This is the first Acer notebook I've had in for testing where I felt like I wouldn't mind owning it...and then I tried typing on it. There isn't enough hyperbole in the world to adequately describe my contempt for this keyboard design. Some people might not be as demanding, but those same people probably don't write lengthy articles on a regular basis. If you're a student doing term papers, it's difficult to imagine this being a comfortable keyboard; you can use it if you have to, but try a Dell Latitude, ThinkPad, or even a MacBook Pro and I defy you to come away thinking this is better in any way.

That's a shame, too, because as I said, this is otherwise a pretty ideal little road warrior of a notebook and would be perfect for users like me who need something thin and light to write on, take notes, and so on. This should be excellent for business users and word processors, but what good is it if it's irritating to type on? If you don't want to use your notebook, you'll do anything you can to make sure you don't have to. I'm not personally an Apple fan, but they understand one vital tenet of design: user experience is everything, and if nobody wants to actually use your product they aren't going to buy it.

What's really weird is that so many of Acer's products are built to hit the lowest price point possible, and so we can sort of shrug and say, "Yeah, but at least it's inexpensive." The TravelMate is an upscale laptop in every other way, but it keeps with the tried and false keyboard style. When you're building a business-class laptop and improving the chassis and overall build quality, how does the keyboard get left out? Okay, enough about the keyboard; let's see how the TravelMate 8481T otherwise performs.

Introducing the Acer TravelMate 8481T-6873 Application and Futuremark Performance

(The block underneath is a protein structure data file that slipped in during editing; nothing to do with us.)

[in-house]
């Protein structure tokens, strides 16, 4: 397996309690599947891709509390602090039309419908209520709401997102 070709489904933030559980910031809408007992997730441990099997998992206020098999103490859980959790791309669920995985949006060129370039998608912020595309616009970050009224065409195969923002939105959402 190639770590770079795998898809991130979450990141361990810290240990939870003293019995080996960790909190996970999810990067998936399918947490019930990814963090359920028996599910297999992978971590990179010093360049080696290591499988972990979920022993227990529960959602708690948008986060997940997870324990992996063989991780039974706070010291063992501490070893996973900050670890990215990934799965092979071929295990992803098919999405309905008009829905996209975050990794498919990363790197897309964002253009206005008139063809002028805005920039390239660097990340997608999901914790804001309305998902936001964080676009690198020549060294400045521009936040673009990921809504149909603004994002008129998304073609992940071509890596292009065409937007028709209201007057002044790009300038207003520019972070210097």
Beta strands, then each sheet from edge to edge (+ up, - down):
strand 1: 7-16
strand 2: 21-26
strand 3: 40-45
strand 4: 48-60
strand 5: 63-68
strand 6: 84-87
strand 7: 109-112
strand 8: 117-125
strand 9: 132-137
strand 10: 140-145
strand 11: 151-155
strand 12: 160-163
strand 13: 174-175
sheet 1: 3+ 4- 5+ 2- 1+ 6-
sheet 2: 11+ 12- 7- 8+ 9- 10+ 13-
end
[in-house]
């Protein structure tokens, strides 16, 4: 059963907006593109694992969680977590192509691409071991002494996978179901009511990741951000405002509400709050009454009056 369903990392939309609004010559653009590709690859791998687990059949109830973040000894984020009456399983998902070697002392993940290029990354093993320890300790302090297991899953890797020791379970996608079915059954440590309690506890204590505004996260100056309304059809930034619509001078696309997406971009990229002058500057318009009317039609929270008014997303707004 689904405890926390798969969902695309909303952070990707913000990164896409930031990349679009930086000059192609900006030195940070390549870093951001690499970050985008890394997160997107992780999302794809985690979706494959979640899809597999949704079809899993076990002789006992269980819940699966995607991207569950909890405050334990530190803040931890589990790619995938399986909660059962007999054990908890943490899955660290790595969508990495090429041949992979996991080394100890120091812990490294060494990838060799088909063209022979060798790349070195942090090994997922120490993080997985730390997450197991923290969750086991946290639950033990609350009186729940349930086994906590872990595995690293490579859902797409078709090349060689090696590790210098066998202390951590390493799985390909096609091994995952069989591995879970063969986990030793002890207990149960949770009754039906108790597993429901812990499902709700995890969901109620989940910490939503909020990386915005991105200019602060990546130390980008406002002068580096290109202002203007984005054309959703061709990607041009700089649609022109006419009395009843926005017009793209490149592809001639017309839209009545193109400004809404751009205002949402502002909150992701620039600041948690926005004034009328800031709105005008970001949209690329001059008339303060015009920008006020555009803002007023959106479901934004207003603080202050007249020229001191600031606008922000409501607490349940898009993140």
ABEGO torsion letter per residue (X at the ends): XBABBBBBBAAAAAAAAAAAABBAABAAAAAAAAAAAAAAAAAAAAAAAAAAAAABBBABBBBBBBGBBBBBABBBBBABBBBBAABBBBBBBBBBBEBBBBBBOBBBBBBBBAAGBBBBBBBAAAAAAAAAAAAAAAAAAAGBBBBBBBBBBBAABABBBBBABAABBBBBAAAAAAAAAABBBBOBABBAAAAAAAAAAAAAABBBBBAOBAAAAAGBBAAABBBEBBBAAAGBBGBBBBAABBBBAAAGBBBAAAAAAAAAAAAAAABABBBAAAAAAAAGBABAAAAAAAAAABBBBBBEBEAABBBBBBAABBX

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  • StormyParis - Sunday, December 11, 2011 - link

    your rant just does not say why ? Layout ? feedback ? imprecise ? ... ?
  • StormyParis - Sunday, December 11, 2011 - link

    that's "you hate the".. sorry, too early.
  • snuuggles - Sunday, December 11, 2011 - link

    Yeah I agree. I just re-read the review and there are absolutely no details. It's hard to tell if this is just personal preference or if there is something mechanically wrong with it

    For example, the asus ux31 has very very still action and short travel, so if you touch type and don't HAMMER the keys, you are going to miss letters. I averaged at least 2 per sentence hen I tested it out. These were besides the errors you normally make while typing, and it was fairly consistent and repeatable. In addition, several keys had spots on them where you could fully depress them and they wouldn't register. Worst was the bottom left of the enter key. That's right, the most frequently hit part if the enter key was unresponsive when fully clicked. This was demonstratible even when. It typing. I could click and hold it down on the bottom left all day with no I response